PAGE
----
The biblical view, we believe, is this.  It understands that all who truly embrace Christ by faith are eternally saved.  Those who are saved are sanctified by the Spirit and persevere in the faith by His grace.  So there is no such thing as being saved without any sanctification whatsoever.  And there is no such thing as persevering in the faith without any sanctification whatsoever.  God always has perseverance and sanctification together as a package deal.  There are not some Christians who are holy and other Christians who are wholly wicked.  All Christians grow in some measure in grace.  We are not all the same.  As one of you was reminding me after the service last week, there is a description in the Apostle Paul of Christians at different stages, and Jesus intimates this in His parables when He talks about the return, some 100 fold, some 60 fold, some 30 fold.  So there is an indication that there are different stages of maturity in different Christians, but all Christians have some level of sanctification.  This view is called the perseverance of the saints.  And it is found in your Confession.  I want you to look at the second section of the Confession, because I want you to understand the fundamental difference between the view that says you can lose your salvation and the view that says all those who truly believe persevere.  Those who believe that a person can lose their salvation believe that salvation is based on what?  Our free choice.  They believe that we believe and therefore we are born again.  Whereas the Bible teaches us that you can’t believe unless you are born again.  In other words, it says it is the new heart that brings about faith, it’s not faith that brings about the new heart. 

5.  What are the grounds of perseverance?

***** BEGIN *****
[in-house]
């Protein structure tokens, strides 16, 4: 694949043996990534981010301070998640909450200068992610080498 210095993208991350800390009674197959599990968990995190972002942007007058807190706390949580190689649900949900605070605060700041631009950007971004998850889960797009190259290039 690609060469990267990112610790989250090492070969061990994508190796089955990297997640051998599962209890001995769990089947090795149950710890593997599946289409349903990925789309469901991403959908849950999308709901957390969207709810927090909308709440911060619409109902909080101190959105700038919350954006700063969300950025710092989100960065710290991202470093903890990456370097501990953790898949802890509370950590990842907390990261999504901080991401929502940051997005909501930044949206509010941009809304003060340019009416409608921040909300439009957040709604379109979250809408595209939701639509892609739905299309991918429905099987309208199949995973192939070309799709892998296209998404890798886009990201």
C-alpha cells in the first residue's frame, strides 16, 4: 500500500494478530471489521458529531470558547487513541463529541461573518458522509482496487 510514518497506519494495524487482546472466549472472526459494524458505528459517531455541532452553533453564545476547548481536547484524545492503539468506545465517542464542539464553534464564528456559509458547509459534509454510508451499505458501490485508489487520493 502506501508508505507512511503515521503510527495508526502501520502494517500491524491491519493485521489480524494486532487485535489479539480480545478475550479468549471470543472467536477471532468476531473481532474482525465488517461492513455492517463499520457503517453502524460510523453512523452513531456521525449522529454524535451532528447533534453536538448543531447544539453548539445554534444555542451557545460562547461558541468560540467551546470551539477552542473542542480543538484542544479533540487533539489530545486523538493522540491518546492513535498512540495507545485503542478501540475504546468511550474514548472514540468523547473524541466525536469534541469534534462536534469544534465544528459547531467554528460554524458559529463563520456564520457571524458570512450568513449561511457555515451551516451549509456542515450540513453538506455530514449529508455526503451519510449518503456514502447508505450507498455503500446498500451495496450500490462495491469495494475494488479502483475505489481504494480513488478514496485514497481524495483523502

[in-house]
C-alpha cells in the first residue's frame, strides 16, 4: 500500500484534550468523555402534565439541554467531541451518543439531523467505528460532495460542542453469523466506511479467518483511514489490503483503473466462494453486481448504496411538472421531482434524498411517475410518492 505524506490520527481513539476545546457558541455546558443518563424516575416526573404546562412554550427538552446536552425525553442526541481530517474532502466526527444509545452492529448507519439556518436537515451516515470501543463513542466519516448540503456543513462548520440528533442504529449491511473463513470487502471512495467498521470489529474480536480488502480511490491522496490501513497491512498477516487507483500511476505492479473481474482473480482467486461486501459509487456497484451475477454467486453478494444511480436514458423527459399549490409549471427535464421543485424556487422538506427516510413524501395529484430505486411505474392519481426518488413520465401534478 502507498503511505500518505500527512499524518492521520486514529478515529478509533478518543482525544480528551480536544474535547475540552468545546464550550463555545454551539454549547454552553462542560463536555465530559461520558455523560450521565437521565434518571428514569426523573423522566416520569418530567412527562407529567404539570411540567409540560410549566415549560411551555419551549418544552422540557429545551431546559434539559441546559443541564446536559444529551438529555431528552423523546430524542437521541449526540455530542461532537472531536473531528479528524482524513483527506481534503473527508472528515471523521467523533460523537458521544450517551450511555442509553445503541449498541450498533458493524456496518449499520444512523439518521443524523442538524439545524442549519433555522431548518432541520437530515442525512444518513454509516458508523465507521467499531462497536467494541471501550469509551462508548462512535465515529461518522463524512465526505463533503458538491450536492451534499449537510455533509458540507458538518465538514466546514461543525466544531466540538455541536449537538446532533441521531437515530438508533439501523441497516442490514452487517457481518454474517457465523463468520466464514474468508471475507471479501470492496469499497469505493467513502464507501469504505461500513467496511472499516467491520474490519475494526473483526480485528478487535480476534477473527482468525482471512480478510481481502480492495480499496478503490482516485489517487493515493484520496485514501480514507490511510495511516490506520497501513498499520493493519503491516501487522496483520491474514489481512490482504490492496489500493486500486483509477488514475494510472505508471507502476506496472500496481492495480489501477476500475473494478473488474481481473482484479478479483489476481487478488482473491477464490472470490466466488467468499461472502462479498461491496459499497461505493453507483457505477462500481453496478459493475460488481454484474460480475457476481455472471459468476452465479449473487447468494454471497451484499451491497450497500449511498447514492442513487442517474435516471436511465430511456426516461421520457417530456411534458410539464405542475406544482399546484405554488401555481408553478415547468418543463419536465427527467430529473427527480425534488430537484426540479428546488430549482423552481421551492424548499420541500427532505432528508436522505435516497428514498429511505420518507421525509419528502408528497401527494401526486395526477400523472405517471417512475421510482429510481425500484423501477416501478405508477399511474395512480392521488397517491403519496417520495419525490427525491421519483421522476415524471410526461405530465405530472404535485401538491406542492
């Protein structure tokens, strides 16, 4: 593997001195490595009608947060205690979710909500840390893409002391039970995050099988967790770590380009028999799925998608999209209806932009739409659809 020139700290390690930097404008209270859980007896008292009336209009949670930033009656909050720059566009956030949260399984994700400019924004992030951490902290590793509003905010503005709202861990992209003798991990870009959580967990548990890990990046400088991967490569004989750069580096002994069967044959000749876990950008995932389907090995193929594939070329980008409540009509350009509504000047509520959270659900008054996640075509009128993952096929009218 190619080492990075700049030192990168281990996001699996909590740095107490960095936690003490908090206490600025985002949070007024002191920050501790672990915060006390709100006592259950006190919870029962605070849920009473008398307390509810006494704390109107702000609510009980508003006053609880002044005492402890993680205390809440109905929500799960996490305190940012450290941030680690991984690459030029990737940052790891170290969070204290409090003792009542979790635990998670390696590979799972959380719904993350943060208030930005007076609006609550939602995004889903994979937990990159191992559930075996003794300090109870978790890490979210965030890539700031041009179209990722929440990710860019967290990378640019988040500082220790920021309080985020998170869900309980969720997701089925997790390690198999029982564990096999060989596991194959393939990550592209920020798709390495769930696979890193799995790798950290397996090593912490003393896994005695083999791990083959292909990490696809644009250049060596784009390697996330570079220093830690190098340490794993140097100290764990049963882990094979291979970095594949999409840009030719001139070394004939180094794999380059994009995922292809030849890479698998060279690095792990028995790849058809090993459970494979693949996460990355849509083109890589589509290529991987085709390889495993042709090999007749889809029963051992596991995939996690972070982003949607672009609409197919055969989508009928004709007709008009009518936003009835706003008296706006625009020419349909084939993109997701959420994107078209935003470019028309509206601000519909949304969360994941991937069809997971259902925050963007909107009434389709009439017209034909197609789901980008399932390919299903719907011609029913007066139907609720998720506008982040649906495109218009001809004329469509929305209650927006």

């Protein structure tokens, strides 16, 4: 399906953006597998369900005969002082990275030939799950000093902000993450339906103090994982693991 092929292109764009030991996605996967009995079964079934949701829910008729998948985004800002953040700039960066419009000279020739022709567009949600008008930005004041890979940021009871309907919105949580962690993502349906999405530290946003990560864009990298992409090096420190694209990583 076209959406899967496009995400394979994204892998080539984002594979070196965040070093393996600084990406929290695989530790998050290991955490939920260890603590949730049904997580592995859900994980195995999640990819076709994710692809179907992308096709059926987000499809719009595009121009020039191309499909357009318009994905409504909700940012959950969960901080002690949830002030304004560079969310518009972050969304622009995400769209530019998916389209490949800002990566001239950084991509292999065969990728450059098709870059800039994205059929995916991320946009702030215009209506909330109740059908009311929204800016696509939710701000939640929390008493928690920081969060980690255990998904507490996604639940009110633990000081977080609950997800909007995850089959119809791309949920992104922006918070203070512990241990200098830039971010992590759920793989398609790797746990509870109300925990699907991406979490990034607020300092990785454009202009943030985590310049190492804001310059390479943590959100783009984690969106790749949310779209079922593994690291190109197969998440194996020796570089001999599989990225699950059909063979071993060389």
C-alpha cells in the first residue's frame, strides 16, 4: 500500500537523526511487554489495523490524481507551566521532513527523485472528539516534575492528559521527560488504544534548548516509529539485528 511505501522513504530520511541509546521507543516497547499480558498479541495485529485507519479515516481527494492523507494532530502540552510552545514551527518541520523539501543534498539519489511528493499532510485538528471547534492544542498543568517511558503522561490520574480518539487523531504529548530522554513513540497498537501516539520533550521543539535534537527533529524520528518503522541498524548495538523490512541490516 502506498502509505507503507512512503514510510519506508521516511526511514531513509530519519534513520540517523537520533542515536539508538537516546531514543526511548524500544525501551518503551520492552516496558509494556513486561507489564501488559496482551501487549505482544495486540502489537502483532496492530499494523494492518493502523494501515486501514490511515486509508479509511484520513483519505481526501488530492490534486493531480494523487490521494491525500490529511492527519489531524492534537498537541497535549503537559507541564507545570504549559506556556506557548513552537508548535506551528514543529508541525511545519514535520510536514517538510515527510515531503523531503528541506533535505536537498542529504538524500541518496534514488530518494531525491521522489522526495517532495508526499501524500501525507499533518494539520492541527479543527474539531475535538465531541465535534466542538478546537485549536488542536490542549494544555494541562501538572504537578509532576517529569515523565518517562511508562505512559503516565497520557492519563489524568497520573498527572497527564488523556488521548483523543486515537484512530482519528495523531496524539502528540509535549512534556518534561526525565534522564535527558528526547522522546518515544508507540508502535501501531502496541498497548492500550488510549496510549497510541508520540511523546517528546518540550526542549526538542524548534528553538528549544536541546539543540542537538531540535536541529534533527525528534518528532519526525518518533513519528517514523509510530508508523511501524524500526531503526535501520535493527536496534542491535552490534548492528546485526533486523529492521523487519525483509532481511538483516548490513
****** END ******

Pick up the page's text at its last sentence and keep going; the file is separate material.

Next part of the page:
So those who believe that you can believe that you can lose your salvation say that you have your salvation in the first place by a free act of will and so you can lose it by a free act of your will.  So notice what theConfession says here in Section 2 of Chapter 17.  “Perseverance of the saints depends not upon their own free will.”  If our perseverance depended upon our own free will, we would be in trouble because our will changes.  But on what?  And then it gives five or six foundations for perseverance.  First it says our perseverance in the faith is built on the fact that God has chosen believers.  God’s election of believers.  And by the way, that choosing of believers is based upon the unchangeable love of God.  God sets His love on us in election.  God chooses us because He loves us.  That’s the incredible statement of Deuteronomy 7, isn’t it?  He says to Israel, “I didn’t choose you because you were greater than any other nation or more numerous.  I chose you because I loved you.”  Now if that doesn’t overwhelm you, I don’t know what will.  God says, “I chose you simply because I loved you.”  And so the Confession says that your salvation is secure because it’s based upon God’s choice and God’s love.  But it doesn’t stop there.  It goes and it says your salvation is secure because of the perfection of Christ’s sacrifice.  Notice what it says.  “The efficacy of the merit and intercession of Jesus Christ.”  Because Christ’s work was perfect, He procured salvation for you.  He bought it.  He earned it.  Because His work is perfect, therefore, you are secure.  Everyone for whom Christ died is truly saved, because God cannot punish those who have received the benefit of Christ being punished in their place.  God does not administer double punishment.  And if Christ has stood in your stead, you cannot be punished for the sin for which Christ has been punished for.  That would be unjust of God.  God, Himself, binds Himself to save those for whom Christ has died.